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Summary:

A total of $594 million was invested in 63 Virtual Worlds in 2008, according to Austin-based trade show company Virtual Worlds Management. That may seem like a lot, but that’s down from the more than $1.4 billion in 2007 (their estimate), a figure that was hugely […]

vwmA total of $594 million was invested in 63 Virtual Worlds in 2008, according to Austin-based trade show company Virtual Worlds Management. That may seem like a lot, but that’s down from the more than $1.4 billion in 2007 (their estimate), a figure that was hugely skewed by Disney’s purchase of kid’s world Club Penguin for nearly $700 million. While there weren’t any acquisitions of that size in 2008, much of last year’s investment also went into worlds aimed at kids and teens, which continue to enjoy enormous audience growth. (The largest, Habbo, is almost as popular as World of Warcraft, and profitable with far less development costs.) By VWM’s tabulations, 19 kid-oriented companies saw ’08 investment, compared with 11 virtual worlds for adults — though in my observation, the latter category actually includes several worlds such as YoVille and Metaplace that also strive for teen appeal.

Most youth-oriented virtual worlds are free to play, depending on such methods as “freemium” upgrade subscription, microtransactions, and gift card purchases for revenue. Which explains why so much 2008 money went into companies that monetize virtual worlds in these ways and others — $64.7 million for five companies, according to VWM.

By contrast, on this list I see only three major investments in the development of adult-oriented, 3D graphics heavy, massively multiplayer online games: $70 million for Trion World Network to make a fantasy MMOG and a MMOG for the Sci-Fi Channel, $50 million for Realtime Worlds, which is creating a Grand Theft Auto-style MMOG, and $40 million for Turbine, creator of Lord of the Rings Online. WoW continues to dominate this category so thoroughly, however, most of the industry finally seems ready to concede defeat, and look for opportunities elsewhere.

Disclosure: My Second Life blog is a “media partner” for Virtual World Management’s Engage Expo.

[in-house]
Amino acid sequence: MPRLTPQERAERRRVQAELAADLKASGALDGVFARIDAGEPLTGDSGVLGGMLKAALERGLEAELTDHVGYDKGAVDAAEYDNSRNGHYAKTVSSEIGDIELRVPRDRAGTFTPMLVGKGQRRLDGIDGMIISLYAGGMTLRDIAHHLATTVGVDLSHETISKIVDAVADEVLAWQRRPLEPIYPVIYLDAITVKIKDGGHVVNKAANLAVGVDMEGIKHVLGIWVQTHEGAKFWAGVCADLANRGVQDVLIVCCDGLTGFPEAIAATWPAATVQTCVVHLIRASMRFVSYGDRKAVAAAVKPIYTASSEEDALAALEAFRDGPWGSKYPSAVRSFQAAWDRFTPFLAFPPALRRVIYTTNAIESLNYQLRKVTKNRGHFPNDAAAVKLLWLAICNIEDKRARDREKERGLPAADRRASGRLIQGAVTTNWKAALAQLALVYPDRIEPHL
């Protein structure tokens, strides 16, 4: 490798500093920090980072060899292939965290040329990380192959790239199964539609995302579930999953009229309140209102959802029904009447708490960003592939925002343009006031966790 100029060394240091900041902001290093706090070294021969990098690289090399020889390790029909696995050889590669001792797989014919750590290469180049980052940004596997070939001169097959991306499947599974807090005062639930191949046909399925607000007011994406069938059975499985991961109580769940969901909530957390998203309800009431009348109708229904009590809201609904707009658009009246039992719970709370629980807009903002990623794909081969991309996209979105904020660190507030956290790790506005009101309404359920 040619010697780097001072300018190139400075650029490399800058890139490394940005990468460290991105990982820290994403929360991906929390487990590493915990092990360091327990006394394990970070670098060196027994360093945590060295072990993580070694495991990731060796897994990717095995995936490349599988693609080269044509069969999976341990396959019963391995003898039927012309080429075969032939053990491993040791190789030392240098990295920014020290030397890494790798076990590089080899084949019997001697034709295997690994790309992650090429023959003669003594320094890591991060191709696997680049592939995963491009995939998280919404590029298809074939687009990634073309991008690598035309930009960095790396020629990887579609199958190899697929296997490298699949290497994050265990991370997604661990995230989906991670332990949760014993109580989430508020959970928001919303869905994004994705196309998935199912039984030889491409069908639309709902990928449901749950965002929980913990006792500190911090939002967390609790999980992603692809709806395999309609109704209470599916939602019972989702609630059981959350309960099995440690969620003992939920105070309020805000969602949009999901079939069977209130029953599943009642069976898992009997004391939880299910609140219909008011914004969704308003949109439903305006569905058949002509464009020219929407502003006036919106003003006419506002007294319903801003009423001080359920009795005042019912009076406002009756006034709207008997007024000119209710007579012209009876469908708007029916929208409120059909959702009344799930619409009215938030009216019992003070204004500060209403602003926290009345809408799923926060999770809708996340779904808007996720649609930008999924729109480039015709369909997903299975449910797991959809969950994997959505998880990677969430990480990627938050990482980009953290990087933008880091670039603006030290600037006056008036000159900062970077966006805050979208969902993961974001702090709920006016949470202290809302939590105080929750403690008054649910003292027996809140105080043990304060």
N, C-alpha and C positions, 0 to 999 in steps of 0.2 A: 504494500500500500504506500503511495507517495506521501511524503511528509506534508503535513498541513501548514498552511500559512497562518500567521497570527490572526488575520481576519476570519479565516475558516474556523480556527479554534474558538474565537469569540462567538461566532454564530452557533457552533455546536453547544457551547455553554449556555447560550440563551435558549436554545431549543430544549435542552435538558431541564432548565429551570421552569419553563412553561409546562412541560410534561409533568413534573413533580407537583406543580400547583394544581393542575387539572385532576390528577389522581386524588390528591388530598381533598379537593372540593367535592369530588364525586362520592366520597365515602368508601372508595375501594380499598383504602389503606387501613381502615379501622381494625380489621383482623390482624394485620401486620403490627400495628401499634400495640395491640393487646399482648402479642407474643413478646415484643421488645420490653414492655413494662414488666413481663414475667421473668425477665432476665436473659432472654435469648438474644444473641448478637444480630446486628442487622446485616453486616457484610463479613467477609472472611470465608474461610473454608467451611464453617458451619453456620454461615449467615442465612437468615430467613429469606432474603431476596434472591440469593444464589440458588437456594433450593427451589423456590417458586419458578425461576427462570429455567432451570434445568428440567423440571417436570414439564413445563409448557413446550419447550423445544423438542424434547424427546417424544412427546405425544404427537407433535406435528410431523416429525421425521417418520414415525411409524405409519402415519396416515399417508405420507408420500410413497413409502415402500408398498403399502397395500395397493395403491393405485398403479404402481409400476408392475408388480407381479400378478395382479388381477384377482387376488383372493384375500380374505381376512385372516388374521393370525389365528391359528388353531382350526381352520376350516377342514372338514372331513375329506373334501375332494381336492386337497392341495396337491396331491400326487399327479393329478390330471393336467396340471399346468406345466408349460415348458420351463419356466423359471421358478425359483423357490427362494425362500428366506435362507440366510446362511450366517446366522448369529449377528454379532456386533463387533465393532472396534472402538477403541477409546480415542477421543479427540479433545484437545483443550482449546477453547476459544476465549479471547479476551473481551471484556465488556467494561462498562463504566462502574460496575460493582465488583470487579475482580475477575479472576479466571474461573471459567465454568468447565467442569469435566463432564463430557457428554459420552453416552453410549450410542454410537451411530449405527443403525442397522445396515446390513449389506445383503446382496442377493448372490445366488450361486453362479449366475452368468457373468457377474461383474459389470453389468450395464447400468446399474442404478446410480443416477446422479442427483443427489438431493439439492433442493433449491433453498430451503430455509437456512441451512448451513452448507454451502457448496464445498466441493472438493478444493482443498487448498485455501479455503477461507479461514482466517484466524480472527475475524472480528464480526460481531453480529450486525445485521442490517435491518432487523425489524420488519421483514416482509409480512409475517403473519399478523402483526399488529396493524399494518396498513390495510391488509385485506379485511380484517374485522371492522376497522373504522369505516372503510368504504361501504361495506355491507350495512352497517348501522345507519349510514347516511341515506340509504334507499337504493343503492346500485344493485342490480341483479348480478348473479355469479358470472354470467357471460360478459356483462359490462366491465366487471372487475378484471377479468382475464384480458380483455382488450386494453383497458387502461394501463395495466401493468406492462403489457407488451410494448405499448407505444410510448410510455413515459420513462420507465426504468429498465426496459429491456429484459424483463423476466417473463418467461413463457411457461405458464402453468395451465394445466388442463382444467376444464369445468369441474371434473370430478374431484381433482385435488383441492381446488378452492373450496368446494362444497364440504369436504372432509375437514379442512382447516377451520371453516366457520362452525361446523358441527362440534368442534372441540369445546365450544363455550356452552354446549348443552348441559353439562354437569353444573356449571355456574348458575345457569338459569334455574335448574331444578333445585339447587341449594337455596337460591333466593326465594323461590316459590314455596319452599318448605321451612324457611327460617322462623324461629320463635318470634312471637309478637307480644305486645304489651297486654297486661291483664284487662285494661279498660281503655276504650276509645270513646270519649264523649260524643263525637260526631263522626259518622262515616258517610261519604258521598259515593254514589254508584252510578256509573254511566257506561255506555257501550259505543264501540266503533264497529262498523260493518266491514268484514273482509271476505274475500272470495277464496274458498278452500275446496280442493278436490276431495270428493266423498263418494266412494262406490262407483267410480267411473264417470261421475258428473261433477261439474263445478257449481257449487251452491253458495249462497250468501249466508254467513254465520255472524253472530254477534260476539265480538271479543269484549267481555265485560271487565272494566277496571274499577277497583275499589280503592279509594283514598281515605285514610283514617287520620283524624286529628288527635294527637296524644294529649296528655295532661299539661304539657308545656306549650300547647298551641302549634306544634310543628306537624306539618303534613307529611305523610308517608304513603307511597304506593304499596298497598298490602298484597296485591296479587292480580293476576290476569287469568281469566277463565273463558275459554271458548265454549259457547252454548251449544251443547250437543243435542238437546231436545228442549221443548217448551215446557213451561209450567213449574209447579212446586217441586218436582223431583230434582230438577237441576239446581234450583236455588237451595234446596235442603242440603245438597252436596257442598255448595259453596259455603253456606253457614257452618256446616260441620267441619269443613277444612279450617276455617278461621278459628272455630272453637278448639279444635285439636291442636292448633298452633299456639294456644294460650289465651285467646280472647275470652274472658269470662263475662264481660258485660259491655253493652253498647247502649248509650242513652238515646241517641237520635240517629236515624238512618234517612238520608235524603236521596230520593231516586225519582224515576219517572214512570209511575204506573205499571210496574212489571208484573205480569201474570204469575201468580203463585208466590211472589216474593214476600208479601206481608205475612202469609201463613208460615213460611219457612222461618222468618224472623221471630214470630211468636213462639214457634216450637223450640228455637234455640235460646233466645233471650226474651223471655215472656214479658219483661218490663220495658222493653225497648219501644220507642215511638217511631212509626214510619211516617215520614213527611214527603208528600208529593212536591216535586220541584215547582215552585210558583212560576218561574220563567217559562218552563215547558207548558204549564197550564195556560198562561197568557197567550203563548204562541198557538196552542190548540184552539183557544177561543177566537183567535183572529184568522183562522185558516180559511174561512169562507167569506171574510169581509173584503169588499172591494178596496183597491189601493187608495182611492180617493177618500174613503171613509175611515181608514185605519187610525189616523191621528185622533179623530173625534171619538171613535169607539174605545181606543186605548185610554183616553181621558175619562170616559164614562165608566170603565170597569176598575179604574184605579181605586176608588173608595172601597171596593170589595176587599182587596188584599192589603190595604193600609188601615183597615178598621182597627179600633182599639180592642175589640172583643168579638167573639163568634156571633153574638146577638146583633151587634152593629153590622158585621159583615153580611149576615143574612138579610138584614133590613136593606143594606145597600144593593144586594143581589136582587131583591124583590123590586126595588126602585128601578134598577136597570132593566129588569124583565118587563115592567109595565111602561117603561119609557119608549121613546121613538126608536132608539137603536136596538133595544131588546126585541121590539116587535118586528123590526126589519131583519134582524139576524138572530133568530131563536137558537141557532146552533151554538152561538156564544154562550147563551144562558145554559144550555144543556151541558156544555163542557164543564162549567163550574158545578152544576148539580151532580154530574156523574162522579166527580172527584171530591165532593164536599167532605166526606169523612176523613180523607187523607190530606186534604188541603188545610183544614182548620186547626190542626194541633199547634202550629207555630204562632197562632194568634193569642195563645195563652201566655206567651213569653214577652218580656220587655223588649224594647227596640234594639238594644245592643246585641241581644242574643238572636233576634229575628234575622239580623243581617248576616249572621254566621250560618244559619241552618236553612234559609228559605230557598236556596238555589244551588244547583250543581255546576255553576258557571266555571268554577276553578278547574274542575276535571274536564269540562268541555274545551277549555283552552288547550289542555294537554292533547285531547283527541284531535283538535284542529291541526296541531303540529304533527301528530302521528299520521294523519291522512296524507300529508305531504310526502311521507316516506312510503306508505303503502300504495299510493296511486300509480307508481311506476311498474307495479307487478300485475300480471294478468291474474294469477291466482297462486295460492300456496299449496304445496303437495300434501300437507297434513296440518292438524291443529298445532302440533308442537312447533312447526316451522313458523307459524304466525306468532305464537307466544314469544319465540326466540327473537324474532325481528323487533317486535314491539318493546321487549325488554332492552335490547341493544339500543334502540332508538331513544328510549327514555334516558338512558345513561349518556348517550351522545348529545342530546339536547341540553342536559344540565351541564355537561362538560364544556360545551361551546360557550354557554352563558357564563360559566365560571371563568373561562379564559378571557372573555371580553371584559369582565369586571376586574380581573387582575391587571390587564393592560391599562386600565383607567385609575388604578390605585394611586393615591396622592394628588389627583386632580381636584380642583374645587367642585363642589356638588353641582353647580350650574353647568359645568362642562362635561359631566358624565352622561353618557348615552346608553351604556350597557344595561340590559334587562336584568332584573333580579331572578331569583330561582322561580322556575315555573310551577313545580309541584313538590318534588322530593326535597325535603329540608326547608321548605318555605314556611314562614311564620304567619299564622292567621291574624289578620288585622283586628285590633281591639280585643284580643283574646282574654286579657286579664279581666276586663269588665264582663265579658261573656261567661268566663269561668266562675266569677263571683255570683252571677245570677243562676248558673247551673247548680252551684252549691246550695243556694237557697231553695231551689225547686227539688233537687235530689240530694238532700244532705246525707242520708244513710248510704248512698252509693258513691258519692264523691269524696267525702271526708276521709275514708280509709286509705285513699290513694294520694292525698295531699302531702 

By Wagner James Au

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  1. Has there been any increase of investment into companies that are trying to make a virtual world platform, as opposed to just one-off “Virtual World With Cat Avatars” and “Virtual World With Dog Avatars”? It seems to me that whatever company can create a easy to develop for virtual world platform, could make serious money. So much of the development costs for creating a MMORPG seem to be in re-inventing the wheel over and over, chat system, network code etc.

    Is there any work going on in the FOSS world with regards to a virtual world platform?

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  2. World of Warcraft still raises the bar when it comes to ‘mainstream’ virtual worlds. It can be hard for newer and smaller companies to take a piece of the pie when the big 800lb gorilla is evolving with you.

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  3. I doubt that there’s all that much money to be made in a platform. Platforms tend to perform pretty averagely – look at Ning, for example. I think this occurs for a number of reasons:

    – There’s no distinction between platform-based systems – either it’s so variable that there’s no point in a platform at all, or else it’s so straightforward that all systems based on it are essentially the same
    – It requires constant maintenance – often systems reinvent the wheel because the wheel needs reinventing, current technology will only be current for a few years, then the system will need to be rebuilt, along with all apps based on it

    Not to mention, in essence a platform for a virtual world is a combination physics and graphics engine, which people do license. Anything more limits the freedom of world design.

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  4. I don’t think they will be able to defeat World of Warcraft, maybe not for the next 5 to 10 years. They’re making a lot of money out of those kids (with parents spending money for them) and adults that may sustain to maintain the game.

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  5. I agree that a platform would be successful, yet at the same time I agree that its not going to make anyone fabulously wealthy. I would love to see something on the order of Joomla or Drupal for virtual worlds.

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    1. @Moose, we recently launched Digital Dollhouse for a client in California and just published an article and case study about how we did it. Digital Dollhouse uses Drupal as a front- and back-end engine and Flash for the primary front-end game play.

      http://knurl.us/url/obko9s4

      I’d love to know what you think!

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  6. [...] Virtual World Money in ‘08 Targeted Kids, Kids’ Wallets GigaOm ,January 22, 2009 A total of $594 million was invested in 63 Virtual Worlds in 2008, according to Austin-based trade show company Virtual Worlds Management. … [...]

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